Mid-Autumn festival is just around the corner! Some Chinese and Vietnamese markets started selling mooncakes as early as July!
My mom picked up a box of mooncake from 99 Ranch. She likes nuts, so she picked up a set with mixed nuts and egg yolk.
This version of mooncake is considered as a ‘contemporary style’ from China and Vietnam. The Chinese and Vietnamese both celebrate Mid-Autumn festival, so several boxes at the store have both languages written on it.
The outer surface of the mooncake has either Chinese characters or an image on it.
My favorite part of mooncake is the yolk! I dislike nuts, so this particular kind of mooncake wasn’t for me. I did have a slice, though.
What’s your favorite mooncake? Mine is the Cantonese style, with just the lotus seed paste and yolk. It’s simple, but yet smooth and rich.
I actually got to try two different types of mooncake in Hong Kong two weeks later. Unfortunately, I was in a hurry to the airport and ate it in a taxi and on the plane….so no pics of it! :(
Here’s some info on mooncake, from Wikipedia:
Mooncake (simplified Chinese: 月饼; traditional Chinese: 月餅; pinyin: yuè bĭng) is a Chinese bakery product traditionally eaten during the Mid-Autumn Festival (Zhongqiujie). The festival is for lunar worship and moon watching, when mooncakes are regarded as an indispensable delicacy. Mooncakes are offered between friends or on family gatherings while celebrating the festival. The Mid-Autumn Festival is one of the four most important Chinese festivals.
Typical mooncakes are round pastries, measuring about 10 cm in diameter and 3–4 cm thick. This is the Cantonese mooncake, eaten in Southern China in Guangdong, Hong Kong, and Macau. A rich thick filling usually made from red bean or lotus seed paste is surrounded by a thin (2–3 mm) crust and may contain yolks from salted duck eggs. Mooncakes are usually eaten in small wedges accompanied by Chinese tea. Today, it is customary for businessmen and families to present them to their clients or relatives as presents, helping to fuel a demand for high-end mooncake styles. The energy content of a mooncake is approximately 1,000 calories or 4,200 kilojoules (for a cake measuring 10 cm (3.9 in)), but energy content varies with filling and size.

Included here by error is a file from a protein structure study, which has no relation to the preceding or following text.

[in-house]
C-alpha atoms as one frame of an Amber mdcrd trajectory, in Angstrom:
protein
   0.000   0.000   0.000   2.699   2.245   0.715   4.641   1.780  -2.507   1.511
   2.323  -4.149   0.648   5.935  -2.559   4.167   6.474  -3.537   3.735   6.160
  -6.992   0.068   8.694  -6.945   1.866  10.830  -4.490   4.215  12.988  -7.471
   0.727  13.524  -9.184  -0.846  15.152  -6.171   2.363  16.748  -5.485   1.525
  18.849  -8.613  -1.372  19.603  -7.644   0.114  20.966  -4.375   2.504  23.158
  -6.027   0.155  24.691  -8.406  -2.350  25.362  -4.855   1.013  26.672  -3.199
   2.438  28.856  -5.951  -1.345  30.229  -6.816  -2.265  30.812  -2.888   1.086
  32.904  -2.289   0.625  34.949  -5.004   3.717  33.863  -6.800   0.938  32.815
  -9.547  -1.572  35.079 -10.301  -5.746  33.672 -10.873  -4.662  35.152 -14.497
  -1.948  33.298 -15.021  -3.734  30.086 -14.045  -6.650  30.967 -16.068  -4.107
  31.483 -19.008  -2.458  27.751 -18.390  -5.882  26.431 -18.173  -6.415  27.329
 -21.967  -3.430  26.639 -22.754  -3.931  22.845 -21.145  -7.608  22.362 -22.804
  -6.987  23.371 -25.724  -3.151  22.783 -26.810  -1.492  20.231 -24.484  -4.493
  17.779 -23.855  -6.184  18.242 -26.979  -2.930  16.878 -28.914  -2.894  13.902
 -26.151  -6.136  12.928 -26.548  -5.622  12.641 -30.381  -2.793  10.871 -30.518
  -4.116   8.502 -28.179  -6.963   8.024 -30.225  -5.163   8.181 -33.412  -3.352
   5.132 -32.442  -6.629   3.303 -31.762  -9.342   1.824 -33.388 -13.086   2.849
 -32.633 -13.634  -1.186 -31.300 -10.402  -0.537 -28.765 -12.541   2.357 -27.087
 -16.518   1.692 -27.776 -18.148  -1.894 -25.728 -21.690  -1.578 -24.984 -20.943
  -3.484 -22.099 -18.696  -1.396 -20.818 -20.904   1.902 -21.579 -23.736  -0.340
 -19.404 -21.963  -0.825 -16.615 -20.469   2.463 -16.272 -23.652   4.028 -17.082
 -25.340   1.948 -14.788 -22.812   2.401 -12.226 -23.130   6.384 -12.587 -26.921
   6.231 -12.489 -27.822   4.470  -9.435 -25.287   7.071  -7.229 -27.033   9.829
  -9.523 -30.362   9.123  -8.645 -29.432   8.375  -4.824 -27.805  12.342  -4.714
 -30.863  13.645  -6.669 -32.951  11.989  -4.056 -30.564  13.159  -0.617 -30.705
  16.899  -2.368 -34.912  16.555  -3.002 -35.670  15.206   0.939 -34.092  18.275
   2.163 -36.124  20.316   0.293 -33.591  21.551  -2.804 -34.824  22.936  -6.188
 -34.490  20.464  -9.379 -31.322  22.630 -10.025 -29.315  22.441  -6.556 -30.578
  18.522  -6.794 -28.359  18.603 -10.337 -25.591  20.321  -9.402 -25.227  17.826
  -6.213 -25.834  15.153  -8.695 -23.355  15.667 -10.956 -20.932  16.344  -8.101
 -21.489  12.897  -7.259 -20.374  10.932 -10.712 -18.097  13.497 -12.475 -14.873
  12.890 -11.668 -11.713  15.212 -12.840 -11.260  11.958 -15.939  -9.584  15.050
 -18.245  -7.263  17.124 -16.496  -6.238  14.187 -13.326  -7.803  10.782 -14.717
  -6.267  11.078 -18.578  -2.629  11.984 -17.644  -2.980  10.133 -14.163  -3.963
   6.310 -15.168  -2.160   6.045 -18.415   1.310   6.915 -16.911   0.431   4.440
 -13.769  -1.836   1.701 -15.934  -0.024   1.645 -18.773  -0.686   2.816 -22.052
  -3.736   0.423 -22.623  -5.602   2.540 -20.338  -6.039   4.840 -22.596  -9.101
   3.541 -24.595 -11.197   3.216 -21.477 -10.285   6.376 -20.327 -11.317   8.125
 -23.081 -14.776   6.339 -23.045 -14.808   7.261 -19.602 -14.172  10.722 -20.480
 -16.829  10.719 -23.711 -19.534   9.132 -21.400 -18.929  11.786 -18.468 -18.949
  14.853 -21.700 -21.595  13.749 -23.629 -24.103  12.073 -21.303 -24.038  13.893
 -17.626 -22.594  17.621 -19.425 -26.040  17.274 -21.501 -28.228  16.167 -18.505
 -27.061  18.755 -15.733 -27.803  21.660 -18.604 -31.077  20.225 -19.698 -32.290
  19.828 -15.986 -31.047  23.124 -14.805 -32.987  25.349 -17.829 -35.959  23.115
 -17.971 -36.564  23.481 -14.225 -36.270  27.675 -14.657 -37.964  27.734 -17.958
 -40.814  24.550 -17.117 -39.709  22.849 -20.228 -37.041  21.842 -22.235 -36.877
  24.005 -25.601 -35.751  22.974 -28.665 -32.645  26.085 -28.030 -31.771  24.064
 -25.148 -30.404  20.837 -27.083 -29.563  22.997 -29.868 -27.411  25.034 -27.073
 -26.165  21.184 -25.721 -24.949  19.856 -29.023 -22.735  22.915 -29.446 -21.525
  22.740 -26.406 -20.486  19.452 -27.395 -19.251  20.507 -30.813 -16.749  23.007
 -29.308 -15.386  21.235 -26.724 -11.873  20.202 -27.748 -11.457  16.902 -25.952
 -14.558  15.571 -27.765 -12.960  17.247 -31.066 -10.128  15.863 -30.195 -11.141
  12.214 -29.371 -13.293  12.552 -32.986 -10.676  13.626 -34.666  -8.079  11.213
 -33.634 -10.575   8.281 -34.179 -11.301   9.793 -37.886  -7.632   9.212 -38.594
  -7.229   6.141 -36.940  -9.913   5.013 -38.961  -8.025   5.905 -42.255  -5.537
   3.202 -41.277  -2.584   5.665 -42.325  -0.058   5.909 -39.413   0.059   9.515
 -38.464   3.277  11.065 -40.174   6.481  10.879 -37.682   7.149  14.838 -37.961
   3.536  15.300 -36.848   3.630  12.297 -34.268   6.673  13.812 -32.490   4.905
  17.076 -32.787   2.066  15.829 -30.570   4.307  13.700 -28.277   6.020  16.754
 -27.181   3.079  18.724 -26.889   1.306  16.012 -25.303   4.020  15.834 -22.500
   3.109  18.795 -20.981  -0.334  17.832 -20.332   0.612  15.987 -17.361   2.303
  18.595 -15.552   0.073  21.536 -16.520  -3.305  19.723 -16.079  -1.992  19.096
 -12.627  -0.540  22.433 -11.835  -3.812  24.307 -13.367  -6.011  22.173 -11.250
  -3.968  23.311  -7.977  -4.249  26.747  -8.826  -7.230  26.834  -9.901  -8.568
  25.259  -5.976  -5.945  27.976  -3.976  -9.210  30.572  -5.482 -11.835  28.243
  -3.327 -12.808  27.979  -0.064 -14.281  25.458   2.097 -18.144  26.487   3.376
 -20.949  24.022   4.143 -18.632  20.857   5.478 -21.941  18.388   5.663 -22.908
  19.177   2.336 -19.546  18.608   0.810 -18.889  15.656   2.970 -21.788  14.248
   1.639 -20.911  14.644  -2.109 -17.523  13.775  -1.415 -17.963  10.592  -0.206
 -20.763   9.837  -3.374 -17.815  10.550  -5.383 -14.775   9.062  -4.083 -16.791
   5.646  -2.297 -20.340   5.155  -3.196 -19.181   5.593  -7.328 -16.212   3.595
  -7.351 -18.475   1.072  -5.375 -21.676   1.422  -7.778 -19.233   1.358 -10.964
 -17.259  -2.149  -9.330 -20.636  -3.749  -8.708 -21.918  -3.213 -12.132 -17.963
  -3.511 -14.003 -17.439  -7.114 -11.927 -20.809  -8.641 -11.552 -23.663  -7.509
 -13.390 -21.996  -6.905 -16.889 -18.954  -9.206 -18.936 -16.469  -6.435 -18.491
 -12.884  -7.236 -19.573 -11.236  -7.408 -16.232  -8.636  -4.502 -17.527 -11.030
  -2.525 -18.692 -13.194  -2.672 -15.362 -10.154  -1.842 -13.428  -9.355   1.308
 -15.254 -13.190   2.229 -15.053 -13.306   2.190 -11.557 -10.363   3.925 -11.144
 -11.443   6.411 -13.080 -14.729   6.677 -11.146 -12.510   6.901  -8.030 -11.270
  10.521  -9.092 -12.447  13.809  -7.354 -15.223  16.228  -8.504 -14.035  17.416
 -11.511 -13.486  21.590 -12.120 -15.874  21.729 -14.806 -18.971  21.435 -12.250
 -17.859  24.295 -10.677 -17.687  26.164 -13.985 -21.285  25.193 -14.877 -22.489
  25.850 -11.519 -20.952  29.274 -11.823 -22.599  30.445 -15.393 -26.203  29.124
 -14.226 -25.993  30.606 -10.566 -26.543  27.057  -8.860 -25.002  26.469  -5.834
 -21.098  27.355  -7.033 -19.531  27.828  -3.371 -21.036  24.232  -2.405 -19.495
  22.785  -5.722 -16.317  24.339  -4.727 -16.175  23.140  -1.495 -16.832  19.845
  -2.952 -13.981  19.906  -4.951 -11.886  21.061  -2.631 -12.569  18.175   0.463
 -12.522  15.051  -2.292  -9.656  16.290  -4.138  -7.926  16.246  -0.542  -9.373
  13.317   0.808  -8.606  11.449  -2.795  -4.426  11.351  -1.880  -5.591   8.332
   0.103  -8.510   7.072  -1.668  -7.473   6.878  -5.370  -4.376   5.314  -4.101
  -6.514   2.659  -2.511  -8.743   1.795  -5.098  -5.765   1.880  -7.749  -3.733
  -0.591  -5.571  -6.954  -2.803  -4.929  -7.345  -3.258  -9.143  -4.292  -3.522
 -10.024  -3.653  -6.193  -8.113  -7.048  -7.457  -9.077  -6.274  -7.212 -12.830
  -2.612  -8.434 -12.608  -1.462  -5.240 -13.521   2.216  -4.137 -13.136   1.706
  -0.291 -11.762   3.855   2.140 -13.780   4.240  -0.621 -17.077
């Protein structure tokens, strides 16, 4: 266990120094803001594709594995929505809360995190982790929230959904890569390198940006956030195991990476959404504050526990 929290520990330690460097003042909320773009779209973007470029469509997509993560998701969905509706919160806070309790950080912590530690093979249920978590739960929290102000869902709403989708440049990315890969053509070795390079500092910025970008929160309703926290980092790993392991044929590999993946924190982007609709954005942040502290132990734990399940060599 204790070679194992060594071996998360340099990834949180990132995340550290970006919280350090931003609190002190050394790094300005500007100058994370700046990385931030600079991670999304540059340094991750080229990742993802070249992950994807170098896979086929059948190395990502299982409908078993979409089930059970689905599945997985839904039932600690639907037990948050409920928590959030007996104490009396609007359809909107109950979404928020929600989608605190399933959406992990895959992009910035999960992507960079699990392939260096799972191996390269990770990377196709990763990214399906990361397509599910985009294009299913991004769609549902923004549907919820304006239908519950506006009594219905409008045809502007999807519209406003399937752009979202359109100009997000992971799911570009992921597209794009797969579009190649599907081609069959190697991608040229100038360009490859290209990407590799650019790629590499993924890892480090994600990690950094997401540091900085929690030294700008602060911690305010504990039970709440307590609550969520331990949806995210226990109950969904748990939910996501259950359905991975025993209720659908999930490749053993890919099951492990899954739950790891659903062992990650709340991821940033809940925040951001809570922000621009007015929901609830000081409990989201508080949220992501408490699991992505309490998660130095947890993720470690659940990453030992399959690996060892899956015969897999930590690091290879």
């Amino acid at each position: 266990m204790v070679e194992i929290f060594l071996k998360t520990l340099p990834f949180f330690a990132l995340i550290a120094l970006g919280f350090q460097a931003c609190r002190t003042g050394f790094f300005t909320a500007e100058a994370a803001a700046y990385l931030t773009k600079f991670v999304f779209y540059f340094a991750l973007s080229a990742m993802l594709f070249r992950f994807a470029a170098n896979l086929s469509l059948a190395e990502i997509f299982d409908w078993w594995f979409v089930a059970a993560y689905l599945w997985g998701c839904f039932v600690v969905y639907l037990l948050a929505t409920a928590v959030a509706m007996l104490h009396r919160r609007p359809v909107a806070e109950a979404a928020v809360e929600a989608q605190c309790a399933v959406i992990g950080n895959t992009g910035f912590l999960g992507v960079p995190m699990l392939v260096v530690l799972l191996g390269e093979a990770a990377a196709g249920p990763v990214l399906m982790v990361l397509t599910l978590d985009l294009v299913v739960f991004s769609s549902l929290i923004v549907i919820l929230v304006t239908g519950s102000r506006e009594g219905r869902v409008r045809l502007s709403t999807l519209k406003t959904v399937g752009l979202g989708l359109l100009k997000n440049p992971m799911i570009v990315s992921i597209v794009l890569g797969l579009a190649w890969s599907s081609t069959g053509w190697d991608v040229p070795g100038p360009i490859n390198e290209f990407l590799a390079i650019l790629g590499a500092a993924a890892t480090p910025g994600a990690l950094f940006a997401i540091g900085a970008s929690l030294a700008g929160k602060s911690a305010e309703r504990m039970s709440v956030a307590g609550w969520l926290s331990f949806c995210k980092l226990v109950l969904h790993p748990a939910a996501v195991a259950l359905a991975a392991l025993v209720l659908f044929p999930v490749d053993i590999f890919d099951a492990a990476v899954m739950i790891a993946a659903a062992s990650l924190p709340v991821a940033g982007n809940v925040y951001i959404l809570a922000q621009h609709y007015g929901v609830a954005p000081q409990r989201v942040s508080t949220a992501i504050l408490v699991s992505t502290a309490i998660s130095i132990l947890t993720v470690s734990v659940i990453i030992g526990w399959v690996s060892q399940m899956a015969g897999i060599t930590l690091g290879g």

Most mooncakes consist of a thin, tender pastry skin enveloping a sweet, dense filling, and may contain one or more whole salted egg yolks in their center as the symbol of the full moon. Very rarely, mooncakes are also served steamed or fried. Traditional mooncakes have an imprint on top consisting of the Chinese characters for “longevity” or “harmony”, as well as the name of the bakery and the filling inside. Imprints of the moon, the Lady Chang’e on the moon, flowers, vines, or a rabbit (symbol of the moon) may surround the characters for additional decoration.
Over time, both the crusts and the composition of the fillings of mooncakes have diversified, in particular due to a commercial need to drive up sales in the face of intense competition between producers and from other food types. Part of these trends are also to cater to changing taste preferences, and because people are more health-conscious. Most of these contemporary styles were therefore especially prominent amongst the cosmopolitan and younger Chinese and amongst the overseas Chinese community, although traditional mooncakes are often sold alongside contemporary ones to cater to individual preferences.
Fillings in contemporary style mooncakes has diversified to include just about anything which can be made into a paste. Mooncakes containing taro paste and pineapple, which were considered novelty items at their time of invention have in recent years become commonplace items. In addition, filling with ingredients such as coffee, chocolate, nuts (walnuts, mixed nuts, etc.), fruits (prunes, pineapples, melons, lychees, etc.), vegetables (sweet potatoes, etc.), and even ham have been added to give a modern twist to the traditional recipes. It is also increasingly popular to change the base of the paste to a custard-style.